The week the clunker law went into effect, we found out that the EPA had suddenly changed the MPG ratings of many cars and trucks sold in the years which would make them eligible for the so-called “clunker program” (vehicles not more than 25 years old).
The result is a hodge-podge of new ratings, but, most importantly, some cars and trucks you thought were on the list are now off — and some of you might have checked last week and saw that your cars were ineligible, but as of this week they are eligible. Washington giveth and taketh away, but much more quickly than in biblical days.
Check the (current) status of your car at http://www.cars.gov, and if you’re interested in the program and your vehicle is now eligible, get down to a new car dealer fast, before DC steps in again to “help” or “clarify.” If your car or truck was eligible and now is not, write your congressperson — and see if you get a reply before the program ends.
This is very important: Every new car dealer, import or domestic, is participating in the clunker program. There are no “official” or “sanctioned” dealers. All new-car dealers can help you with your trade-in and voucher. Some car companies can just afford more advertising than others, hence the confusion, where some car-makers infer their dealers are “clunker specialists,” as if they have more experience or training in dealing with this brand-new program, explained by a 136-page law. The truth is, it’s new to everyone involved, and dealers are handling it as best they can.
The program is funded with only $1 billion and is slated to be in-effect for just four months. That’s not a lot of time, and, especially, not a lot of money. I don’t think there’s much doubt the program will run out of money before it runs out of time. Again — if your car or truck is eligible and you want to participate in the program, don’t wait any longer than you must to get to a new car store and make a deal.
Your trade-in clunker will indeed be crushed; it’s not going to show-up at some wholesale auction (if it does, your dealer will face federal charges; and I’m sure we’ll see one or two cases of this happening). So be sure you want to participate in the program before you go shopping and make a deal. This isn’t a situation where you trade-in your old car for a new one, have problems with or just don’t like the new one, and think you might be able to get your trade-in back from the dealer. Nope. Once you trade it in and it’s a clunker, it’s gone, forever.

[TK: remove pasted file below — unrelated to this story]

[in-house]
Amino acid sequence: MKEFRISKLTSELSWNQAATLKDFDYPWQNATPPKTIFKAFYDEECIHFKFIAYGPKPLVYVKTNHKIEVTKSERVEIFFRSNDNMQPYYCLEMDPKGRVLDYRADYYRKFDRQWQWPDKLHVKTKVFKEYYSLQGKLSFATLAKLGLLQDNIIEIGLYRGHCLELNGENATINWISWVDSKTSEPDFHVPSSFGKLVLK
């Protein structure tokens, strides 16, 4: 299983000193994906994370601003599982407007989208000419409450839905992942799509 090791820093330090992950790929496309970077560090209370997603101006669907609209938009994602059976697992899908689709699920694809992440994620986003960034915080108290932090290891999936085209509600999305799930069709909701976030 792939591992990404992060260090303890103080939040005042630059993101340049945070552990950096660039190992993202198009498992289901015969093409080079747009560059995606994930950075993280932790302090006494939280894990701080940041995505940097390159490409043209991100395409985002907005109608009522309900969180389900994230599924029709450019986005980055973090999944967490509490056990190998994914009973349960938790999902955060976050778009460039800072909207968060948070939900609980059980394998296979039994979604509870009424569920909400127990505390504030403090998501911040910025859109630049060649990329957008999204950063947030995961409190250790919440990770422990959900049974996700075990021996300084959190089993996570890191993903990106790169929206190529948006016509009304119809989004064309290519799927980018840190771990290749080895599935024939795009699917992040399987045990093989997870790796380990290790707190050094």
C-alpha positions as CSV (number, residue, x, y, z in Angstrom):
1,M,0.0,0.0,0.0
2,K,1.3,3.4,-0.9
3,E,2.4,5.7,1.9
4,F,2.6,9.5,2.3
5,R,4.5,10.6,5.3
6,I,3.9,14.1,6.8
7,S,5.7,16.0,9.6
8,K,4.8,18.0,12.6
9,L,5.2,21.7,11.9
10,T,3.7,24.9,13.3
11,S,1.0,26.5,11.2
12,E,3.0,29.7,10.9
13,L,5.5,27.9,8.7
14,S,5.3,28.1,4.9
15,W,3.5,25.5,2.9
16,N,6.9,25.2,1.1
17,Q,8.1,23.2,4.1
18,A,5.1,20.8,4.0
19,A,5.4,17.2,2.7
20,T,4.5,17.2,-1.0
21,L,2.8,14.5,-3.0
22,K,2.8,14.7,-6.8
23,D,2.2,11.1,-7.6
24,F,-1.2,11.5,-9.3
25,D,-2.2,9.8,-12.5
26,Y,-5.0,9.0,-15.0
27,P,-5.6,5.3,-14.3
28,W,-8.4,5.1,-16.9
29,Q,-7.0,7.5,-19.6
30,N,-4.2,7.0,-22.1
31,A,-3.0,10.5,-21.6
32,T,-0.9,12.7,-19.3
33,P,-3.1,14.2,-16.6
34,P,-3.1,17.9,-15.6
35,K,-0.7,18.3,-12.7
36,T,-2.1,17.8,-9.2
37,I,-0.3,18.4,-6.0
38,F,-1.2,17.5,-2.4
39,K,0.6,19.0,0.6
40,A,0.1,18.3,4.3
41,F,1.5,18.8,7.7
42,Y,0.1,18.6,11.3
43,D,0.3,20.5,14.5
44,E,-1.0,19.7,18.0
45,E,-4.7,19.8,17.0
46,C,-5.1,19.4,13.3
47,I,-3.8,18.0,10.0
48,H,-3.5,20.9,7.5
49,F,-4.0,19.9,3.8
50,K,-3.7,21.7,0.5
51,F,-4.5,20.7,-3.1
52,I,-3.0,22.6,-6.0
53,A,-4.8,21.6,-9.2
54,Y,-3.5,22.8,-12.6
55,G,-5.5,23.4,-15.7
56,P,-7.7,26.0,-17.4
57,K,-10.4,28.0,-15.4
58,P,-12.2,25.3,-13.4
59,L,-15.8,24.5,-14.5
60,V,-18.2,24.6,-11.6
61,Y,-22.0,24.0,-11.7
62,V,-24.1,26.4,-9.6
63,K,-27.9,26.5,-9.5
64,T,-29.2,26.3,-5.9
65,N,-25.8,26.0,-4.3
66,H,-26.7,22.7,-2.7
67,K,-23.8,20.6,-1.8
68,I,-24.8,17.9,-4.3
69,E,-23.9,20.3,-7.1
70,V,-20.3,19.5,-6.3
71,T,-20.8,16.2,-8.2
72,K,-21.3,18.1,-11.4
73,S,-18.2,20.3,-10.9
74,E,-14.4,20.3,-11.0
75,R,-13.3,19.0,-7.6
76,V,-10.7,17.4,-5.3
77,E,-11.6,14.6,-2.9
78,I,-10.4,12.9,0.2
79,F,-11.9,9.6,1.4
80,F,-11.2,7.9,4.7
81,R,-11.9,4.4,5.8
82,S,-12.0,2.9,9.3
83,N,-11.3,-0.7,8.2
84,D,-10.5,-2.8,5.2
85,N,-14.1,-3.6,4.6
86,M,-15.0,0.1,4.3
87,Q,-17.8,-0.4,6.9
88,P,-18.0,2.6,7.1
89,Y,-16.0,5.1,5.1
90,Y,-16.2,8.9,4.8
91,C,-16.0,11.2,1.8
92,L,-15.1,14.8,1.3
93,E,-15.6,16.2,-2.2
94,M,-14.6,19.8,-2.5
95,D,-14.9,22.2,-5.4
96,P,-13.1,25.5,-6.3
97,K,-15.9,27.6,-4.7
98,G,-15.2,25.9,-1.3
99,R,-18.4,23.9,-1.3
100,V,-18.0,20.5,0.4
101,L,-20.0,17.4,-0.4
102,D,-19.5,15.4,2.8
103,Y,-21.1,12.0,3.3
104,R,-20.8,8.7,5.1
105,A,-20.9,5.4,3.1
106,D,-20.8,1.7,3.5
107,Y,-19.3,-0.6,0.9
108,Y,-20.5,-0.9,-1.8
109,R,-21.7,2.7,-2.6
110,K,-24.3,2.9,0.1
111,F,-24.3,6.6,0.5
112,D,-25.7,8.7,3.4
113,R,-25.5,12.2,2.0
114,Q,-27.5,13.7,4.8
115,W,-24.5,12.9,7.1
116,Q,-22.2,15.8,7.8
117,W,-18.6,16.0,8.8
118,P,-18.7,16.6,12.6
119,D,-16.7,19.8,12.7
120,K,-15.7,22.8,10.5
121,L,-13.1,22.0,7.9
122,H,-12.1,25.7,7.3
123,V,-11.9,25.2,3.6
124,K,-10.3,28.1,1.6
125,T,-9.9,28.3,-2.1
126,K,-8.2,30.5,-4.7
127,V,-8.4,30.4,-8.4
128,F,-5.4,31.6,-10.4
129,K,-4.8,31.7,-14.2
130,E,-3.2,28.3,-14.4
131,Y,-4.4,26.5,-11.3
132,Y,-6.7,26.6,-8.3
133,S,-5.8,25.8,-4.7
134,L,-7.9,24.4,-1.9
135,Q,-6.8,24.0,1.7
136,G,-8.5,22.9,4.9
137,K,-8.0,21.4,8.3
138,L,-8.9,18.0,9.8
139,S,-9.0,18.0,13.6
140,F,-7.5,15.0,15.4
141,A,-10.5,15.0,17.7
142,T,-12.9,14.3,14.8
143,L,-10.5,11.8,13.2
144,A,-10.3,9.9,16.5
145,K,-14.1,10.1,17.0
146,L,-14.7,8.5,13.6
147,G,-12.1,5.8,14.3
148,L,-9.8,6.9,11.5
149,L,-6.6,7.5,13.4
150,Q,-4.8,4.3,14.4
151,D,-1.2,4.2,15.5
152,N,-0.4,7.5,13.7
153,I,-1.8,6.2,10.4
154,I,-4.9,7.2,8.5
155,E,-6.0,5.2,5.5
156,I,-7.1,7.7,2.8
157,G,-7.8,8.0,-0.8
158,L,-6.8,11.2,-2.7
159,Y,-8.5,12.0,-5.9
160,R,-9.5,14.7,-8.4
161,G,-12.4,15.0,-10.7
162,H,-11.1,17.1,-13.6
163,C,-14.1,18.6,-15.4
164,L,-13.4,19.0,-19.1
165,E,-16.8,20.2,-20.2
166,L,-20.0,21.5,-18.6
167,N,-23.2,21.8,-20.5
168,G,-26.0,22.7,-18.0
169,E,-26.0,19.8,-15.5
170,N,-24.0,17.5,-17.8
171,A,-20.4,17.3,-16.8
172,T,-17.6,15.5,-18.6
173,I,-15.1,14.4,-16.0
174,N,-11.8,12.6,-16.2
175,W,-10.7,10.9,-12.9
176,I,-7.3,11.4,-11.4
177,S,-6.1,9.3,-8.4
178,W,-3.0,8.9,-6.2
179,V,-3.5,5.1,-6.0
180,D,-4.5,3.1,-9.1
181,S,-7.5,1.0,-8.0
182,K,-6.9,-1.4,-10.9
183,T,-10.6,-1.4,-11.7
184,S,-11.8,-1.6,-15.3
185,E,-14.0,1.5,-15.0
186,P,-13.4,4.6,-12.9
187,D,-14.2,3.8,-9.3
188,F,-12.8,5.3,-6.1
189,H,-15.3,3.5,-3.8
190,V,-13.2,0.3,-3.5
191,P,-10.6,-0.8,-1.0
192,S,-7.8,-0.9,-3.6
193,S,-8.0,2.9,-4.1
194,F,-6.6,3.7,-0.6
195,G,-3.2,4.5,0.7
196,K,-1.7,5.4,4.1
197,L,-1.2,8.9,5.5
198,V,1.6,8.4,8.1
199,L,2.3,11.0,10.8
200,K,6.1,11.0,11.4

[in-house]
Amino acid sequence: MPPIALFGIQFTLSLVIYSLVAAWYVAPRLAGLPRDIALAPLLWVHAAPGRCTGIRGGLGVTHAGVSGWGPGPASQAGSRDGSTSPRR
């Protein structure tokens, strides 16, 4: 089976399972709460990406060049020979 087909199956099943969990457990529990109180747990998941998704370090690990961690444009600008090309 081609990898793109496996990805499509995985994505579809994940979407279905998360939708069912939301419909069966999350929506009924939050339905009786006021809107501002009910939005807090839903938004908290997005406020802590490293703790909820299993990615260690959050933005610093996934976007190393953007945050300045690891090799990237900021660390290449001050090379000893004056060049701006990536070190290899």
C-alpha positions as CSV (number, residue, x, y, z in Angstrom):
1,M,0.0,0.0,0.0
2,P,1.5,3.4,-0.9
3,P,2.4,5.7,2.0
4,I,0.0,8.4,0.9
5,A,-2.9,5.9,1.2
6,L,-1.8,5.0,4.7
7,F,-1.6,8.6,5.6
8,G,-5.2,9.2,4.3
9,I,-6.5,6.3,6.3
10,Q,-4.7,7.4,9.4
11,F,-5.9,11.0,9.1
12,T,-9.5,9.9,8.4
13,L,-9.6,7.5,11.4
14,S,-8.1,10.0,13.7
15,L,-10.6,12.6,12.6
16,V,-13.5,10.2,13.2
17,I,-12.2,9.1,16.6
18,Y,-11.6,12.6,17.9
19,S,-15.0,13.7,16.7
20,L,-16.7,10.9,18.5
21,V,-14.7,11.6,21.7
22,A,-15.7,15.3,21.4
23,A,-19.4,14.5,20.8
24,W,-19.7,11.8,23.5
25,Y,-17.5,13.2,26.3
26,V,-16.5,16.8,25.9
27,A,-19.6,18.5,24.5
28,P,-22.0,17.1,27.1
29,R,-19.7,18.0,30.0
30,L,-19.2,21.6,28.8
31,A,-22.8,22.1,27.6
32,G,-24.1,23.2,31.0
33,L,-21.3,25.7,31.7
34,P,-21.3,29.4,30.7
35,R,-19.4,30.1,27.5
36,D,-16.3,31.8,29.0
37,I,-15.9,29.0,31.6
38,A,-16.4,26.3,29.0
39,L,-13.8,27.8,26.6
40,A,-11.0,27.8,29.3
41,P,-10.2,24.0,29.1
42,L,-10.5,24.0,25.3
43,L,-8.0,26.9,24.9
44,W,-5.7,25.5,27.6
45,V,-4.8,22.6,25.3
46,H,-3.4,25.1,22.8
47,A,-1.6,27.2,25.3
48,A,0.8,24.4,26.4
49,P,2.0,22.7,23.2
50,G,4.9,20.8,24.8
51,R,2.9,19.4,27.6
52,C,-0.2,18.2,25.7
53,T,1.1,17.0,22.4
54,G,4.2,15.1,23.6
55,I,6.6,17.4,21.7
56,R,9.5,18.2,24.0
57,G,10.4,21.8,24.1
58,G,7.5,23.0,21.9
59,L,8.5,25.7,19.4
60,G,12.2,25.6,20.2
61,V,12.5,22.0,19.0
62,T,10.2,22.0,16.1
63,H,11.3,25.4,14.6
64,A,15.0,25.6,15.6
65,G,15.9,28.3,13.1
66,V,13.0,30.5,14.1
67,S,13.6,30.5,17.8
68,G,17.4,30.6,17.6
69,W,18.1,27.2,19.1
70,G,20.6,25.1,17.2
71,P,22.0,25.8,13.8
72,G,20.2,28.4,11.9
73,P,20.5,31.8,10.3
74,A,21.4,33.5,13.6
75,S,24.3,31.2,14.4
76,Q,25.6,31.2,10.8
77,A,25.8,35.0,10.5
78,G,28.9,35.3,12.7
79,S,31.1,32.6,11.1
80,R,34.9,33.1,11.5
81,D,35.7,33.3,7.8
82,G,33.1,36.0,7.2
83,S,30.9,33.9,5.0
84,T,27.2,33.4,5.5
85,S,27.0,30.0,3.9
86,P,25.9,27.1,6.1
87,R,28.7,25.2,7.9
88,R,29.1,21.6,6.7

What’s the bottom line? A pretty good one for customers, meaning a voucher for either $3,500 or $4,500 depending on the year and mileage of your trade-in clunker compared to your new car or truck.
Chrysler seems to be running the most-aggressive, customer-friendly campaign for this program, promising to match the government voucher with their own, equal discount in addition to whatever rebates and discounts were already in-effect for that model. Worth checking out, at the least.
Ford and Toyota are also, not surprisingly, forceful with their clunker program promotions; they both have advertising dollars to spend (heck, Ford even showed a profit this past quarter … not enough to get them out of the hole they’re in, but if things continue in that direction, by the end of 2010 they could be truly profitable and paying a dividend).
Finally, understand that even if your car or truck is an eligible clunker under the latest NHTSA and EPA rulings (and these could change on a daily basis), you won’t get the voucher unless the new car you’re buying is rated as getting a certain MPG above your clunker. So, don’t think trading-in your 1993 high-mileage Honda Civic on a 2009 Cadillac Escalade is going to get you that $3,500 or $4,500 government pay-out. It ain’t.
Be careful, follow the rules, check http://www.cars.gov before you start new-car shopping, study the advertising and see which dealers are matching the voucher amount or giving other special incentives and go out there and do your best. You’re helping the environment, but most of all, helping the beleaguered auto industry. Trust me, they appreciate your business, now more than ever.
Steve Parker is a two-time Emmy Award-winner who has covered the world’s auto industry and motor racing for over 35 years. Parker hosts live one-hour automotive and motor racing call-in radio shows each Saturday and Sunday at 5 p.m. on http://www.TalkRadioOne.com. Contact Steve through his own automotive issues Web site at http://www.SteveParker.comm or follow him on Twitter: http://www.twitter.com/autojourno.